10. Tamiflu:  This is the recommended prescription medicine for the flu virus, though it must be started within 48 hours of symptoms.  There is quite a bit of hubbub about this medicine as the side effects are not the best, and even if only 1-2% of people get the scary ones, it can happen.  I put this on the list because I wanted to point out the time difference between SC and I, because she did take it (at the directive of her pediatrician, whom I trust) and I did not.  My symptoms started a week ago Saturday afternoon, and I was unable to get to my physician until Tuesday afternoon, well past the 48 hour symptom start window.  Therefore, he did not prescribe me Tamiflu.  My symptoms started to clear up on their own (after doing the other steps, most since inception of symptoms) on Thursday evening, and by Friday morning I was feeling much better, making my entire flu experience about six days.  SC, on the other hand, had symptoms starting Thursday evening, and was symptom free by Sunday morning after following all the steps, including Tamiflu, making her flu illness two and a half days.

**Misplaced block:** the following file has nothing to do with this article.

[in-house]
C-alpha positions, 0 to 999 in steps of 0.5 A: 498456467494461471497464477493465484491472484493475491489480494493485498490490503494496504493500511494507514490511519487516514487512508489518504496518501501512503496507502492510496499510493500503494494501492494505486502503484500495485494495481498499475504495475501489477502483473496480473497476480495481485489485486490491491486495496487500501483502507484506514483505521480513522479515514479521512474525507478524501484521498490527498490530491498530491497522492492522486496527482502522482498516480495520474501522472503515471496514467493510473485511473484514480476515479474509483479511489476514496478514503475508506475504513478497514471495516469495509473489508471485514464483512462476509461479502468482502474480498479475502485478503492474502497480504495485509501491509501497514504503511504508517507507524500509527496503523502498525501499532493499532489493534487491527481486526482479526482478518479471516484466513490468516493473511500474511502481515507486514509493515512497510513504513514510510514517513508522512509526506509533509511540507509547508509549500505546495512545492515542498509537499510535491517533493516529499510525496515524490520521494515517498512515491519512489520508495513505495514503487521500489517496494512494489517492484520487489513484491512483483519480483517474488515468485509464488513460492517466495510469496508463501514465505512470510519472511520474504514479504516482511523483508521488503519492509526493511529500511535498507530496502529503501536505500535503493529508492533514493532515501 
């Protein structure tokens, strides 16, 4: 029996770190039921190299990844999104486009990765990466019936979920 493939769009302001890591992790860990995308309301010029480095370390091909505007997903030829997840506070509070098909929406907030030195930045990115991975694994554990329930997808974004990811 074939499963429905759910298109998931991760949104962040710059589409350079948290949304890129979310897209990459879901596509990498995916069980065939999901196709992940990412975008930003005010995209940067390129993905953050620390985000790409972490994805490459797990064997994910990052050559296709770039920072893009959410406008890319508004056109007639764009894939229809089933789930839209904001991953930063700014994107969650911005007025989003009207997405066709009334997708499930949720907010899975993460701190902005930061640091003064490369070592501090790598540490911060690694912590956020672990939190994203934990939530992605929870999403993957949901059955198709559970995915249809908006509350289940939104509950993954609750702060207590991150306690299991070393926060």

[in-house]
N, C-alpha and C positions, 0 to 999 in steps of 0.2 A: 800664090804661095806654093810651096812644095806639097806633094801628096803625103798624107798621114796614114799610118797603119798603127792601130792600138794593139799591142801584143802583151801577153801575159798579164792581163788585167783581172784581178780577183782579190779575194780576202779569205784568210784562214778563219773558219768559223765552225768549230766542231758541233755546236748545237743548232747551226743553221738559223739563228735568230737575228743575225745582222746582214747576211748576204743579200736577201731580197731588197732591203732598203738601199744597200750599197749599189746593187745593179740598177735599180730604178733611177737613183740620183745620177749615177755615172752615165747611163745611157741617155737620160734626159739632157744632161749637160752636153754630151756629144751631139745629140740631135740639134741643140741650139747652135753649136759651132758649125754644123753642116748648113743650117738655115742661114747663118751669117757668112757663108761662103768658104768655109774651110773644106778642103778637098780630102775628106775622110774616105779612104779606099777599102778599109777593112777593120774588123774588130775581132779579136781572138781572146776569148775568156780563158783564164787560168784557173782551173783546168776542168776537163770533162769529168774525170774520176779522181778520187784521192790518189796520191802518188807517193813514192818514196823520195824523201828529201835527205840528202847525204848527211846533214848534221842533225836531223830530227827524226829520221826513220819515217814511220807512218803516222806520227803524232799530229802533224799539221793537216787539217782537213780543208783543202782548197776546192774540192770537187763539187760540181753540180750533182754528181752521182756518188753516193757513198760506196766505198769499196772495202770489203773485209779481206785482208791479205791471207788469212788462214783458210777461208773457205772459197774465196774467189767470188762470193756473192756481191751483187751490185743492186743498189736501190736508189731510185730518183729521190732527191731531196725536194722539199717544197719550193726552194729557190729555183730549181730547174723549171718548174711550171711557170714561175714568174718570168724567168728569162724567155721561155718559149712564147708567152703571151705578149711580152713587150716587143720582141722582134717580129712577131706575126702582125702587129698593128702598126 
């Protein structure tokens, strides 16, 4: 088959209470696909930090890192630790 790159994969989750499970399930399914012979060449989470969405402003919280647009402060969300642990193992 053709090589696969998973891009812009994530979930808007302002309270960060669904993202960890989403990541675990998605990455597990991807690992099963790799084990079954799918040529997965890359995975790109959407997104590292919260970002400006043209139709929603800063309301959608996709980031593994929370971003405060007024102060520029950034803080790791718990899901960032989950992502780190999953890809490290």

If you or any of your family have the flu, I feel for you!  This is the first time I have caught anything other than a quick stomach bug in a very long time and it was miserable.  Hopefully the recommendations I have listed above will be helpful if you, too, are fighting the flu this winter.

Do you have any get-better recommendations?  Leave a comment, then check out other Top Ten Tuesday posts here:

Many Little Blessings

**This post contains affiliate links.  Please read my disclosure statement.

**I am not a physician, nor do I intend to represent myself as such.  The information presented on this blog constitutes personal "mom" recommendations rather than a professional recommendation, and is not intended to diagnose, treat, cure or prevent any medical condition, nor is it intended to take the place of a physician's advice.  Any use of, or actions taken based upon, any of the information contained on or accessed through this blog is done entirely at your own risk.  Readers are urged to seek professional medical assistance if they believe they have any symptoms of the flu, whether or not discussed here, as it is a serious condition that could require professional medical treatment.

Sunday, January 13, 2013